“Feeding means loving, and loving also means being ready to suffer. Loving means giving the sheep what is truly good, the nourishment of God’s truth, of God’s word, the nourishment of his presence, which he gives us in the Blessed Sacrament.”

And then the Pope asked for our prayers. “My dear friends,” he said, “at this moment I can only say: pray for me, that I may learn to love the Lord more and more. Pray for me, that I may learn to love his flock more and more – in other words, you, the holy Church, each one of you and all of you together. Pray for me, that I may not flee for fear of the wolves.”

He then spoke about what it means to be a true fisherman.

“It is really true,” he said. “As we follow Christ in this mission to be fishers of men, we must bring men and women out of the sea that is salted with so many forms of alienation and onto the land of life, into the light of God. It is really so: the purpose of our lives is to reveal God to men. And only where God is seen does life truly begin. Only when we meet the living God in Christ do we know what life is.”

From that moment on, the center of Pope Benedict’s mission has been “to reveal God to men,” to focus all his effort on recalling a secularized world to the Risen Lord it has either never heard of, or, having once heard and believed, has forgotten or rejected.

The second “crisis” occurred on December 22, 2005. On that day, Benedict delivered perhaps the single most important speech of his pontiticate. Speaking to his Curia, he laid out his vision for interpreting the Second Vatican Council and the post-conciliar period back into the perennial tradition of the Church. We needed to view the Council and the post-conciliar period through a “hermeneutic of continuity,” not of “rupture,” he said. The Church did not begin in 1965, breaking with her past; she continued to be what she always has been, adapting to the conditions and challenges of a new age.

The third “crisis” was on September 12, 2006, when he gave his great and controversial “Regensburg Address.” Profoundly misunderstood, his speech aroused the ire of the world’s Muslims and secular humanists alike. But the address was not intended to be a reflection on Islam. Rather, it was directed to the West, to our increasingly secularized Western culture as a whole. It was a call to the West to remember the transcendent, not to negate the transcendent, a negation which is ultimately “unreasonable” and which leads mankind down the road to darkness, savagery, cruelty, injustice and death.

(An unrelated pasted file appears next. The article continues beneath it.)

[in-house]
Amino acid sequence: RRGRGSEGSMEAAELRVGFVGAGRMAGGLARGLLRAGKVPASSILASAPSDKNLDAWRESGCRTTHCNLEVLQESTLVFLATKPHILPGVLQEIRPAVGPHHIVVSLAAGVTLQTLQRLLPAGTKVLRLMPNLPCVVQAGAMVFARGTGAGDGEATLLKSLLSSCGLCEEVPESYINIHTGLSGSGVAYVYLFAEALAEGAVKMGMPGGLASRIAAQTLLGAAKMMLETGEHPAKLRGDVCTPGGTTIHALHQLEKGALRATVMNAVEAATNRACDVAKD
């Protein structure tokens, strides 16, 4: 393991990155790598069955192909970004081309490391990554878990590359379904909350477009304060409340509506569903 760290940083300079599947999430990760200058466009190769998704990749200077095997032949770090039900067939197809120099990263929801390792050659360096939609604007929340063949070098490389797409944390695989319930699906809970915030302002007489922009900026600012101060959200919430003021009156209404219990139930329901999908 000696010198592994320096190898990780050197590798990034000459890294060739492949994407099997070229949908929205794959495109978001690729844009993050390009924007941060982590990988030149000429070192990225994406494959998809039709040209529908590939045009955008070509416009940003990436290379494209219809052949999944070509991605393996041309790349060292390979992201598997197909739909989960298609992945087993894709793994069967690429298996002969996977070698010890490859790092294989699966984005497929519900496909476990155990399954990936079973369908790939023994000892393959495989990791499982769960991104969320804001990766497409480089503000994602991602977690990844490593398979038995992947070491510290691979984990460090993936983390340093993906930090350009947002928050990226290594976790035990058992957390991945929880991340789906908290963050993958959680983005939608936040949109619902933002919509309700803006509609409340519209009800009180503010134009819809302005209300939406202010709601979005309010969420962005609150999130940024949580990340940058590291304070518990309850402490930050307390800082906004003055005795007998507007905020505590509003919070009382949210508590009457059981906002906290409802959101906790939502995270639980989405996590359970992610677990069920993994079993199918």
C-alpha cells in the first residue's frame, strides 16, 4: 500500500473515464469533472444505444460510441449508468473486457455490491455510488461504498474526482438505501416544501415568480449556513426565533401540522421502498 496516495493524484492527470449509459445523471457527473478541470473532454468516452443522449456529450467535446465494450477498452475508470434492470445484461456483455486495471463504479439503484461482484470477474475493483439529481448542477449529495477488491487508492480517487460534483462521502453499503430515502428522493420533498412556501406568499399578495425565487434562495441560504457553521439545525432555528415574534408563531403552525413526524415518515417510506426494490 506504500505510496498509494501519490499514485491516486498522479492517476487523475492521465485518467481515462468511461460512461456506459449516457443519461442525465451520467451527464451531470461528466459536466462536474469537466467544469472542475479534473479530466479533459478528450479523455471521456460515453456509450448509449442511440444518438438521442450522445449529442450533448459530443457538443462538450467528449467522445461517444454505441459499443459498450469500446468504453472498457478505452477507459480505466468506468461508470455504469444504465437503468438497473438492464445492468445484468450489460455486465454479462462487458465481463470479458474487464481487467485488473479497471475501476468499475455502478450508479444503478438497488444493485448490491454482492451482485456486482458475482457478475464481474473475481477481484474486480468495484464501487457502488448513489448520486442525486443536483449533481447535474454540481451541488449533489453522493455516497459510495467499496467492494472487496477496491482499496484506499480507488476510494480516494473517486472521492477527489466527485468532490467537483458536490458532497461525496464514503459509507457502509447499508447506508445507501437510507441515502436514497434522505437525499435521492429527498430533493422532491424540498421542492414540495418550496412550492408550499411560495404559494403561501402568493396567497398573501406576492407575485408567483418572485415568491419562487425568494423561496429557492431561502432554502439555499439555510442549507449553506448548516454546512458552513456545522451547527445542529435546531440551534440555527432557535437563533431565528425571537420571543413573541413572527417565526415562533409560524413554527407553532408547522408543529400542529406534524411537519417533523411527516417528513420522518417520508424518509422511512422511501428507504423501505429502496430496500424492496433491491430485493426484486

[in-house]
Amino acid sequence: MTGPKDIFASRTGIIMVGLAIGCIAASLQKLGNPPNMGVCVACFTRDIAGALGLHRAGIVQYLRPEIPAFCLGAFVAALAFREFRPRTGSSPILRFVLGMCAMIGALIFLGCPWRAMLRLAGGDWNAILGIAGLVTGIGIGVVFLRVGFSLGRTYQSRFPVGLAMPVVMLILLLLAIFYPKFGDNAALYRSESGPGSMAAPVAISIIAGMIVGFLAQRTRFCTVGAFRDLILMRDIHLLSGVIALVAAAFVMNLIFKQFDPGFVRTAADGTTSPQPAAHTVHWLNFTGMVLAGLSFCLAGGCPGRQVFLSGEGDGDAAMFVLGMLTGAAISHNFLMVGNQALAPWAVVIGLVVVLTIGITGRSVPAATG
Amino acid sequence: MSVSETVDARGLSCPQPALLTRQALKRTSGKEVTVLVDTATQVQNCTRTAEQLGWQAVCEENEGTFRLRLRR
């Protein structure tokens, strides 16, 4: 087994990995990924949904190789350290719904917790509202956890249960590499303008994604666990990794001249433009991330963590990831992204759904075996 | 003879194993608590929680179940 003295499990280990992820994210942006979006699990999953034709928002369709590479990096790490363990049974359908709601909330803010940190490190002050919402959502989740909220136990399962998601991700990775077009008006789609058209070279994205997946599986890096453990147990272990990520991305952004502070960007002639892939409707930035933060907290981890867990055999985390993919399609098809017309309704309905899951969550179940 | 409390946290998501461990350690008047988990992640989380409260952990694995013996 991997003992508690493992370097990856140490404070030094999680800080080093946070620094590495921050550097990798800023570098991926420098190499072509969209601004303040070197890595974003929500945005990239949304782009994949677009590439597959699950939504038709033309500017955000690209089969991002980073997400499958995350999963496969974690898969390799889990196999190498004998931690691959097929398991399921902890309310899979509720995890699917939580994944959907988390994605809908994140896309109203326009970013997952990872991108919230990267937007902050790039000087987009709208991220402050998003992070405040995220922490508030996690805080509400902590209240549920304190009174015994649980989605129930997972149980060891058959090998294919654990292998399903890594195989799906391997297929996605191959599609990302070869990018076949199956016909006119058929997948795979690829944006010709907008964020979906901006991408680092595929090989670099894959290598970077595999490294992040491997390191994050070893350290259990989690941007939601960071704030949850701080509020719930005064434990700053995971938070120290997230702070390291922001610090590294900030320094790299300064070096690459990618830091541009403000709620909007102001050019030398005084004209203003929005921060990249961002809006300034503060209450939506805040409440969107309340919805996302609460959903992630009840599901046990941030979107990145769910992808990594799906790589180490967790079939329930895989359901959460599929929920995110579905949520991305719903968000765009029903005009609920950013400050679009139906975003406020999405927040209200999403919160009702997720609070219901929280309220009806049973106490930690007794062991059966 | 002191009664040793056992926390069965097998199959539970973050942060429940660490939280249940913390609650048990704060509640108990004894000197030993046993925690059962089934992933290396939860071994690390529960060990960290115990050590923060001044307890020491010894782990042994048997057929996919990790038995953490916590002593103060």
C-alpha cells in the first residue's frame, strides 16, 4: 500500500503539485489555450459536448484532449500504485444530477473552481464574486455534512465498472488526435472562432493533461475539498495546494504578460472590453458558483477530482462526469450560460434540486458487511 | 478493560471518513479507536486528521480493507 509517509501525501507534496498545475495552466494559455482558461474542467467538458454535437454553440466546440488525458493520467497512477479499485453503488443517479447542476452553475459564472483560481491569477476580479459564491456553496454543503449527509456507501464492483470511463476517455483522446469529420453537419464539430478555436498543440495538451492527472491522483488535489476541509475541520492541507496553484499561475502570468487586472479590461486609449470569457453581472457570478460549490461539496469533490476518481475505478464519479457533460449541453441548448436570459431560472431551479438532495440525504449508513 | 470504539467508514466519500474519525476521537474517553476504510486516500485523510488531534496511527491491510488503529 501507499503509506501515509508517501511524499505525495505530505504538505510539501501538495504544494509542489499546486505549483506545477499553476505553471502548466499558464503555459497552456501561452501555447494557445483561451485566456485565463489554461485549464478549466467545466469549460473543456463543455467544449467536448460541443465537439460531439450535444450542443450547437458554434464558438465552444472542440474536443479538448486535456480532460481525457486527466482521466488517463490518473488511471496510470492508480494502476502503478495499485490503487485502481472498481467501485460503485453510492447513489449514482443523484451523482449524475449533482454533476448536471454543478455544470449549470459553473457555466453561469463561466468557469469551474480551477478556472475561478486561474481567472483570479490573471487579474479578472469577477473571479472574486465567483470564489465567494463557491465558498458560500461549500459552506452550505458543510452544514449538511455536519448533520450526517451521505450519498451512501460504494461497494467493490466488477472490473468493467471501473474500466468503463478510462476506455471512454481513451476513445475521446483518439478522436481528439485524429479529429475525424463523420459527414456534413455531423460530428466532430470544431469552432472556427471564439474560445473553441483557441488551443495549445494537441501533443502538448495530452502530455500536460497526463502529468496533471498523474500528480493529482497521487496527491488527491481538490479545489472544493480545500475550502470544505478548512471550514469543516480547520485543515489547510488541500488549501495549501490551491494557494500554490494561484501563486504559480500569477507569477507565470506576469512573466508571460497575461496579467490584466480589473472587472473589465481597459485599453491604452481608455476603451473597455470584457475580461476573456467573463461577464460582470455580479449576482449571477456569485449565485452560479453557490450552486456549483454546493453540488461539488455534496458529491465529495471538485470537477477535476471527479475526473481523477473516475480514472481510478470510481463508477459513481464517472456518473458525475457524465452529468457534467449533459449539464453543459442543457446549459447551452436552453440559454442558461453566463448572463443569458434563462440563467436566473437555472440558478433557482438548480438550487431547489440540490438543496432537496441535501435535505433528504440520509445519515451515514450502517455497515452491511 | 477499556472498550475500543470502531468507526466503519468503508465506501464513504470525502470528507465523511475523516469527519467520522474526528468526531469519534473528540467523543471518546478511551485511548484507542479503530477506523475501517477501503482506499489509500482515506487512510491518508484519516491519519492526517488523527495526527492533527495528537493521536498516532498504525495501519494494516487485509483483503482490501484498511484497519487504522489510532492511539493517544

The fourth “crisis” was on July 7, 2007, when he promulgated, against the strong objections of many of his bishops, the motu proprio Summorum Pontificum, which restored access to the “old Mass” throughout the Church. This restoration of the “lex orandi” has barely begun, but it was initiated on that day.

The fifth “crisis” is the present one over cases of priestly sexual abuse of children, and the inadequate response of Church leaders to these sins and crimes. The crisis has been devastating, for the children harmed, for the Church, and for the Pope himself, and his mission.

The fact that the Pope spoke of this crisis during his recent trip to Fatima, Portugal, and connected this crisis, even if only obliquely, with the “Third Secret” of Fatima (see “Lead Story, p. 10), indicates how much this crisis is on the Pope’s mind, how seriously he regards it, and how committed he is to ensure that the abuse ends and that the Church’s priesthood is purified and restored to carry out its essential, critical task: to be shepherds to the faithful, and to be “fishers of men” to a world longing to be “caught” by an encounter with Christ.